College Athlete Dies Of Rare Bacterial Illness Called Forgotten Disease

October 28, 2019

A Kansas State college athlete died suddenly from a rare bacterial infection after thinking her symptoms were due to tonsillitis, according to news reports.

Samantha Scott, 23, was a top coxswain on the Kansas State University rowing team, according to a statement from the university. But about two weeks ago, she began to feel ill.

Initially, it was thought that Scott had tonsillitis, or inflammation of the tonsils, according to local news outlet KDVR. Tonsillitis can cause symptoms like a sore throat, fever and pain when swallowing. But Scott had actually developed a condition called Lemierre syndrome, which is so rare that it was referred to as “the all but forgotten disease” in a 2006 report of a similar case.

According to the National Institutes of Health’s Genetic and Rare Disease Information Center (GARD), Lemierre syndrome is a bacterial infection that begins in the throat and causes symptoms such as a sore throat and fever, followed by swelling of one of the jugular veins in the neck. Later, pus-filled tissue moves from the throat to various organs, including the lungs.

A number of different bacteria can cause Lemierre’s syndrome, but the most common is the bacterium Necrobacterium, a type of bacteria that can be found in the throat and even in healthy people.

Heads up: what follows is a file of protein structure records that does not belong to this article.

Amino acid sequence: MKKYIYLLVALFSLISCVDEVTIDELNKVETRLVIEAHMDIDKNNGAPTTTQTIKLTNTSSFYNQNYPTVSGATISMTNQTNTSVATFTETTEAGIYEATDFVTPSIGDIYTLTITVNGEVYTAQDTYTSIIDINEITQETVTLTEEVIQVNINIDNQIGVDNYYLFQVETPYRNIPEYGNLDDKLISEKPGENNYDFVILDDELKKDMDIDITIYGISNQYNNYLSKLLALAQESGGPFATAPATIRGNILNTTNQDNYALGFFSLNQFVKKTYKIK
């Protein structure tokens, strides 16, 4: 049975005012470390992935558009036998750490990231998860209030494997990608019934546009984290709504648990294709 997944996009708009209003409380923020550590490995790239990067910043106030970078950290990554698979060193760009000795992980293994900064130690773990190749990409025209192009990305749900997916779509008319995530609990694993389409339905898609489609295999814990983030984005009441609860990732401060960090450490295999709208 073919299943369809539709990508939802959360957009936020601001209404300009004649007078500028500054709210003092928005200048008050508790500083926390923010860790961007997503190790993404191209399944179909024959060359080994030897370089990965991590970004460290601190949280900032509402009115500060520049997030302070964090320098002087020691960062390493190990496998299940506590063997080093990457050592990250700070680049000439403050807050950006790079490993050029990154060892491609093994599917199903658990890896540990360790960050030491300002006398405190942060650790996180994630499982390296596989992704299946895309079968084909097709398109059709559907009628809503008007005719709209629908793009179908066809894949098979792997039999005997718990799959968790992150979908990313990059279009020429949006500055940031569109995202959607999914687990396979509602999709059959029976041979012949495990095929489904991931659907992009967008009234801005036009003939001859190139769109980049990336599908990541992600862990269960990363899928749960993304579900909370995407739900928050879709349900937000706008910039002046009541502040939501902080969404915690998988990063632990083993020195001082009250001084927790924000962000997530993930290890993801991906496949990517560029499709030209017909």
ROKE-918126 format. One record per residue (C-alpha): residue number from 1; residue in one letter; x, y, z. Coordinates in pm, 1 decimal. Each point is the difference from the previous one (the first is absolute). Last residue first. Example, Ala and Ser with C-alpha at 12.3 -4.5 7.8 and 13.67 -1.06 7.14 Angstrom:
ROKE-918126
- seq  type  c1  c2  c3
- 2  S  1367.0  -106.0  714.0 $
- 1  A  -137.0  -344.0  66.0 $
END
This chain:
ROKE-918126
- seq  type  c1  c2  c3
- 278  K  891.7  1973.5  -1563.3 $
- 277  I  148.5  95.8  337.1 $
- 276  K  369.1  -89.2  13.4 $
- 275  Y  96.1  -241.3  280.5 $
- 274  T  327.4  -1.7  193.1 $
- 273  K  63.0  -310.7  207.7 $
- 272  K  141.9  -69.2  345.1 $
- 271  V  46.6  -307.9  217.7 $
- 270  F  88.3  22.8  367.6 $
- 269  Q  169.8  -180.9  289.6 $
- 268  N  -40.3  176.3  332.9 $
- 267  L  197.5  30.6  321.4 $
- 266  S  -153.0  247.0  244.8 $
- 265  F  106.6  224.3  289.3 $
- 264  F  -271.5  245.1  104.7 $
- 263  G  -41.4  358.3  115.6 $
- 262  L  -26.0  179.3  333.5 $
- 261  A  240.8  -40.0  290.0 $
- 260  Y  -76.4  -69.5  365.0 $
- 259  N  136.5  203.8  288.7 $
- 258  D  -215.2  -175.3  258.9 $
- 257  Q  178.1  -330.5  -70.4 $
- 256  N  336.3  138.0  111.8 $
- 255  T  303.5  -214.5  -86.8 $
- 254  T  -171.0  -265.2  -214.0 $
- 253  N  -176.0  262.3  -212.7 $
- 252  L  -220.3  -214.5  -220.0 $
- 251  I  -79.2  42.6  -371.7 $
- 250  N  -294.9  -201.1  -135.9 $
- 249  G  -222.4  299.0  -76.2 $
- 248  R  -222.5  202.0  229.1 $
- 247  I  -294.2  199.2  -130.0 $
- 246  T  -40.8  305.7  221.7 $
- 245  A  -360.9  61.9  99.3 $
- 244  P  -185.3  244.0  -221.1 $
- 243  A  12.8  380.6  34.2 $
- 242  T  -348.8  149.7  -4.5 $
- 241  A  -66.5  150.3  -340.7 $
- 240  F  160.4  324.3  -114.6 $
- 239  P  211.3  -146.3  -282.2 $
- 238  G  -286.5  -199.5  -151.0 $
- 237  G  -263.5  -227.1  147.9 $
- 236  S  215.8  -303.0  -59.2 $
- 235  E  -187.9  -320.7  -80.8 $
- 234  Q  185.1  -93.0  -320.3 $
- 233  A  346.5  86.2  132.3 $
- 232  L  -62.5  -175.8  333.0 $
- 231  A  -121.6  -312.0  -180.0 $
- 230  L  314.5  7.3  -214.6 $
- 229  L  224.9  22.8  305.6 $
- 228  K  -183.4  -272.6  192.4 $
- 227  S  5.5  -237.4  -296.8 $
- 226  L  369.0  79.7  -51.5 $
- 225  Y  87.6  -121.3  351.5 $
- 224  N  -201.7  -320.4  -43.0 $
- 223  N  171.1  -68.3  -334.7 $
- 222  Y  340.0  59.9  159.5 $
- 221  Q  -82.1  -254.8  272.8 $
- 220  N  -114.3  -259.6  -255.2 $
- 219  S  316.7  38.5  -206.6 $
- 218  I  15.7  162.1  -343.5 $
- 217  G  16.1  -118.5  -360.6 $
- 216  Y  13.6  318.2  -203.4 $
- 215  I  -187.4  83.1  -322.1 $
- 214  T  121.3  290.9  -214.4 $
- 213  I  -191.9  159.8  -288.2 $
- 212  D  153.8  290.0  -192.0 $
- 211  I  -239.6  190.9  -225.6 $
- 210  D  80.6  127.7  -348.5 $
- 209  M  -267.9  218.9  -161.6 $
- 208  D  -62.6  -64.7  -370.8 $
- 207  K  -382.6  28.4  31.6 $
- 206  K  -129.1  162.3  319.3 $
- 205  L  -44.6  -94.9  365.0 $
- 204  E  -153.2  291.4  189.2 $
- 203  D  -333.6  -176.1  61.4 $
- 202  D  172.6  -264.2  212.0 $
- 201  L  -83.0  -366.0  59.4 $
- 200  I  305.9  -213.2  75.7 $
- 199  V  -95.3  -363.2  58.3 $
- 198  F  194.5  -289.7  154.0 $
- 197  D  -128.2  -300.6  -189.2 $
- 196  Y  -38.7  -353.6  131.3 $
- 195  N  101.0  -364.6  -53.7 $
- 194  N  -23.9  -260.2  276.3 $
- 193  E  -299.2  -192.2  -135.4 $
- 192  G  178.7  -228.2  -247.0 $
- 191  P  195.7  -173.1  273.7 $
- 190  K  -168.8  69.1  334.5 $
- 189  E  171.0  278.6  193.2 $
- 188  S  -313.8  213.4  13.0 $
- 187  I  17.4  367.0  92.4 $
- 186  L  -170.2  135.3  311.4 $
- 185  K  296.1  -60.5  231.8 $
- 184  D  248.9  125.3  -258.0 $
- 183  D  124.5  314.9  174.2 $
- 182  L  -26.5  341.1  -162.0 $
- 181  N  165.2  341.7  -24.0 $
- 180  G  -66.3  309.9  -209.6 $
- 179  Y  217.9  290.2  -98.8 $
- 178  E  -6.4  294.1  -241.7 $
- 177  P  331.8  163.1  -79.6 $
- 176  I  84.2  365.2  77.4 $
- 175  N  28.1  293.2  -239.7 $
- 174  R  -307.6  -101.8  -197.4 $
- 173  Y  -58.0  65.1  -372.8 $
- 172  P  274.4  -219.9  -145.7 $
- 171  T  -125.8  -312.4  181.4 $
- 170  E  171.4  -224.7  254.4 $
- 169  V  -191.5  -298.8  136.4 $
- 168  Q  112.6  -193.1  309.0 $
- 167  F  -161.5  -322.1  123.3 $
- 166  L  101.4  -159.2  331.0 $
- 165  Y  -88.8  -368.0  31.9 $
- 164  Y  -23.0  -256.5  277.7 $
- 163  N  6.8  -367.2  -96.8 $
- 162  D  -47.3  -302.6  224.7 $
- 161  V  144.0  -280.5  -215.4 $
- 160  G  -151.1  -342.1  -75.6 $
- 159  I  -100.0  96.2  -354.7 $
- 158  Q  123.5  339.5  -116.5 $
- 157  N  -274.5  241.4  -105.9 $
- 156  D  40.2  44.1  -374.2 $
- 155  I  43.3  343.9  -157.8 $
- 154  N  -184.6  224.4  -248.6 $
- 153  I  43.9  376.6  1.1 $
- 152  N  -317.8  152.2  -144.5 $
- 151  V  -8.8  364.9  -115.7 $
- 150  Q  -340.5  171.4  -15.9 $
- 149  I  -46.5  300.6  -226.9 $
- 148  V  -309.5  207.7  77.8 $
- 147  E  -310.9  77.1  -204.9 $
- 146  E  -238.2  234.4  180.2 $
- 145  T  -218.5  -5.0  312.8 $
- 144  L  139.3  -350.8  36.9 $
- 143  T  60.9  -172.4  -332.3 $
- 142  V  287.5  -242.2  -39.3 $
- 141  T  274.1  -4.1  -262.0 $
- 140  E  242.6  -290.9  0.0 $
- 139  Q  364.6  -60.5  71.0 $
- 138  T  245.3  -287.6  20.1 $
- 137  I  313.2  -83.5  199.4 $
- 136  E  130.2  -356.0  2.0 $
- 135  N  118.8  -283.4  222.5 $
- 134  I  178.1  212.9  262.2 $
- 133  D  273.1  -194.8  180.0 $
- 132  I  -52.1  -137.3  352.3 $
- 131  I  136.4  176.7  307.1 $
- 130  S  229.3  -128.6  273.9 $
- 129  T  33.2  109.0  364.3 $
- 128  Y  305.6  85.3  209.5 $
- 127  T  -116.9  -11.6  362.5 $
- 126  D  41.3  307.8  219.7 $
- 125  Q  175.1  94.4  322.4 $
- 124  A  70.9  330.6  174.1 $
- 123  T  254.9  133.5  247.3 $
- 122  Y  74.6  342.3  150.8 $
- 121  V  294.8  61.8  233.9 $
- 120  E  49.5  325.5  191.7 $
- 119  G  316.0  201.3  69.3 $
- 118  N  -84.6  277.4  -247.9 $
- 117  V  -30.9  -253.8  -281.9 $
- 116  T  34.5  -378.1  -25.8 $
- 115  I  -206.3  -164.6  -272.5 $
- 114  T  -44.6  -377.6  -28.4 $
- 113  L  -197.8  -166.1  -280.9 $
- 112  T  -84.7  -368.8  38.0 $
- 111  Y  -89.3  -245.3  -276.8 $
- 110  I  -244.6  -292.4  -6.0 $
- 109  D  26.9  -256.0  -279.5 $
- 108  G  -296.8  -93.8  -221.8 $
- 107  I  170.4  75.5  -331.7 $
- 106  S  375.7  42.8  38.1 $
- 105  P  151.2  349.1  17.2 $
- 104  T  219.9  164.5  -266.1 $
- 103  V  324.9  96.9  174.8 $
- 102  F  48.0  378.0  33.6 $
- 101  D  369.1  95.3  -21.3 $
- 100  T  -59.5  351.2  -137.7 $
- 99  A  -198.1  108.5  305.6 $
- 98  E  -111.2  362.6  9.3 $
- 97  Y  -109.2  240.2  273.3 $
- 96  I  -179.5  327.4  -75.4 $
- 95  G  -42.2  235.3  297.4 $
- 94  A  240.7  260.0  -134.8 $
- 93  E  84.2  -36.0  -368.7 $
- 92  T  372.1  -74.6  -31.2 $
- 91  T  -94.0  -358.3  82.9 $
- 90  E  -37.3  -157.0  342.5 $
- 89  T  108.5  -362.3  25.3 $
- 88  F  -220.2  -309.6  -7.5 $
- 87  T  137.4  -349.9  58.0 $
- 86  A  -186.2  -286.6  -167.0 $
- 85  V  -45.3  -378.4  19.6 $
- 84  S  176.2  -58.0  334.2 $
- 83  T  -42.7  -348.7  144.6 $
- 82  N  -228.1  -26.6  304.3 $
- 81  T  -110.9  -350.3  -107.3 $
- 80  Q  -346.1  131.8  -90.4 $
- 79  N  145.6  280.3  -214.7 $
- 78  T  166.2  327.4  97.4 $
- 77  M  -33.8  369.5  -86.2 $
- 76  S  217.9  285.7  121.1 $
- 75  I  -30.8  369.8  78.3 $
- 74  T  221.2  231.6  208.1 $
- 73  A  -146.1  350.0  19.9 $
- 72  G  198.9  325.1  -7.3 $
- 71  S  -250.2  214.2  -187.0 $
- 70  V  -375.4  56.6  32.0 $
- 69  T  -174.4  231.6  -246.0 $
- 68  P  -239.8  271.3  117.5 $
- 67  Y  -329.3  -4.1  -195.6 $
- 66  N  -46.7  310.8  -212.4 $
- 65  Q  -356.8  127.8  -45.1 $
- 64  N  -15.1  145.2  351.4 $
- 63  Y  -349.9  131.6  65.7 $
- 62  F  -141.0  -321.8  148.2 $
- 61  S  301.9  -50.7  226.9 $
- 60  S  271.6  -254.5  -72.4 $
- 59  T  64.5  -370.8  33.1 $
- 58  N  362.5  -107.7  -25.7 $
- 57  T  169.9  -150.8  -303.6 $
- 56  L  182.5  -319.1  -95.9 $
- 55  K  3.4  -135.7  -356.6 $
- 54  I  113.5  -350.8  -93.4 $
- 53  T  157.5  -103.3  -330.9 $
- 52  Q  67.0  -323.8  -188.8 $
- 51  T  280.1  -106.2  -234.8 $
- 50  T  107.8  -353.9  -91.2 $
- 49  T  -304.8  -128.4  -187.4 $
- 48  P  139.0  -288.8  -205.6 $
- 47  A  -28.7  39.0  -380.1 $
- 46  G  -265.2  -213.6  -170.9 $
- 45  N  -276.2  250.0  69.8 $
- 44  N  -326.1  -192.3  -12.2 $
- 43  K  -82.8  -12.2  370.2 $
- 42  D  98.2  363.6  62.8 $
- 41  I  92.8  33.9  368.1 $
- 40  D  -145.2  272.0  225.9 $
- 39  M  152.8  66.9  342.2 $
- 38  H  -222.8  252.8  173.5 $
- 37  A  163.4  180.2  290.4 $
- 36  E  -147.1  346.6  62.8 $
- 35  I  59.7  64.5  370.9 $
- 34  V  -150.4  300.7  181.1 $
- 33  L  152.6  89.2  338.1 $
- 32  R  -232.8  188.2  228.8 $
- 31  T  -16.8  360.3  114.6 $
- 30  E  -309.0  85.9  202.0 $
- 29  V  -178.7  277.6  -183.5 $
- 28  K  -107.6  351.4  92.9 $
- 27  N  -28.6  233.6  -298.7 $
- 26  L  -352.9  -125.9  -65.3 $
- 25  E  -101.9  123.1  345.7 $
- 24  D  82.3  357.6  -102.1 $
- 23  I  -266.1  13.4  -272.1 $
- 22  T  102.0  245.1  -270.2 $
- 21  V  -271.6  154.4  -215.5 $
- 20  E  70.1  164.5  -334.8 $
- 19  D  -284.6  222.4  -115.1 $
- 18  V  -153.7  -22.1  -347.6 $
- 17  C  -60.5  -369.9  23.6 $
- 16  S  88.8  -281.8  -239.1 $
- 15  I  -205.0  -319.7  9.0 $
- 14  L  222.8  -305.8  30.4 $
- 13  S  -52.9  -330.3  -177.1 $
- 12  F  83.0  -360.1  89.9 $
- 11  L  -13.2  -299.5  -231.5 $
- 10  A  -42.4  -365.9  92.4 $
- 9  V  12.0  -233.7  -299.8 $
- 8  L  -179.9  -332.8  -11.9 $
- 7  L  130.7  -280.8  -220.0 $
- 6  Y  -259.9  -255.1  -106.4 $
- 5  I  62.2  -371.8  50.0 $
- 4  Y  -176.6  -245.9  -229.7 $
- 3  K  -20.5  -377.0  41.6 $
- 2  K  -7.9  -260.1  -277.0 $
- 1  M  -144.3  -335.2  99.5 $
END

In fact, this condition often occurs in healthy young people, but exactly why it develops is hard to understand. One theory is that certain viral or other bacterial infections may allow F. necrophorum bacteria to invade the mucous membranes of the throat, GARD says.

The condition can be treated with antibiotics but requires quick action, as a delay of four or more days in diagnosis leads to significantly worse results, GARD says. Unfortunately, diagnosis is often delayed due to initially harmless symptoms and a lack of awareness of the disease, the 2006 case report said.

Despite being called the “forgotten disease,” the syndrome appears to be becoming more common as doctors have tried to control their use of antibiotics, according to the University of Alabama at Birmingham (UAB).UAB says about one in 70,000 young people develop the disease each year, and about 6 percent die from it.

Scott died on Saturday (Oct. 27).

Scott’s family has started a GoFundMe campaign to cover the cost of medical care and funeral expenses. According to the GoFundMe page, the family is also hoping to start a scholarship fund on behalf of Scott for the Kansas State University rowing team.

“Sam was known for her positive outlook on life and her infectious smile,” her family wrote.” Those who knew her intimately were able to speak in depth about her outgoing personality and ability to lift anyone up.”